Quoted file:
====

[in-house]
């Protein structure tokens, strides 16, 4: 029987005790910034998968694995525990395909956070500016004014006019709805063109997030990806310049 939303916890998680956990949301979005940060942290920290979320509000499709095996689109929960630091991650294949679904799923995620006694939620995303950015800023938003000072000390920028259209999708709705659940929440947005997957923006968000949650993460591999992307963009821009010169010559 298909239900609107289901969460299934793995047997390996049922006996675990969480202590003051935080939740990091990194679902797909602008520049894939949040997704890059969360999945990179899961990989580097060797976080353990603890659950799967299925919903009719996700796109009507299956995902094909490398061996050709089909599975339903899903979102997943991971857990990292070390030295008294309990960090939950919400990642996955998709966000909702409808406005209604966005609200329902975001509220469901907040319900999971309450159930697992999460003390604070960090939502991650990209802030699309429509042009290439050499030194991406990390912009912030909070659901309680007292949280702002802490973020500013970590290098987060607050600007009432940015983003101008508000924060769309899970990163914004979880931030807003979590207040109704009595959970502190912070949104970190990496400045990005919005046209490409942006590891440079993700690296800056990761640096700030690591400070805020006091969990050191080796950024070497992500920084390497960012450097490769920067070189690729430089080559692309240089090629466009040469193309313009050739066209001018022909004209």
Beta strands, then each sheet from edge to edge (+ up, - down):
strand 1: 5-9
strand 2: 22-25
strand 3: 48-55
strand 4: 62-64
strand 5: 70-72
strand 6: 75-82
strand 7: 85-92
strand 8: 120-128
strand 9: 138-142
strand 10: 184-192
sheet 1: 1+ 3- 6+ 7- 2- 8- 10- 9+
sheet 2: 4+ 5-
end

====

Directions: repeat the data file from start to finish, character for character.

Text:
[in-house]
């Protein structure tokens, strides 16, 4: 029987005790910034998968694995525990395909956070500016004014006019709805063109997030990806310049 939303916890998680956990949301979005940060942290920290979320509000499709095996689109929960630091991650294949679904799923995620006694939620995303950015800023938003000072000390920028259209999708709705659940929440947005997957923006968000949650993460591999992307963009821009010169010559 298909239900609107289901969460299934793995047997390996049922006996675990969480202590003051935080939740990091990194679902797909602008520049894939949040997704890059969360999945990179899961990989580097060797976080353990603890659950799967299925919903009719996700796109009507299956995902094909490398061996050709089909599975339903899903979102997943991971857990990292070390030295008294309990960090939950919400990642996955998709966000909702409808406005209604966005609200329902975001509220469901907040319900999971309450159930697992999460003390604070960090939502991650990209802030699309429509042009290439050499030194991406990390912009912030909070659901309680007292949280702002802490973020500013970590290098987060607050600007009432940015983003101008508000924060769309899970990163914004979880931030807003979590207040109704009595959970502190912070949104970190990496400045990005919005046209490409942006590891440079993700690296800056990761640096700030690591400070805020006091969990050191080796950024070497992500920084390497960012450097490769920067070189690729430089080559692309240089090629466009040469193309313009050739066209001018022909004209």
Beta strands, then each sheet from edge to edge (+ up, - down):
strand 1: 5-9
strand 2: 22-25
strand 3: 48-55
strand 4: 62-64
strand 5: 70-72
strand 6: 75-82
strand 7: 85-92
strand 8: 120-128
strand 9: 138-142
strand 10: 184-192
sheet 1: 1+ 3- 6+ 7- 2- 8- 10- 9+
sheet 2: 4+ 5-
end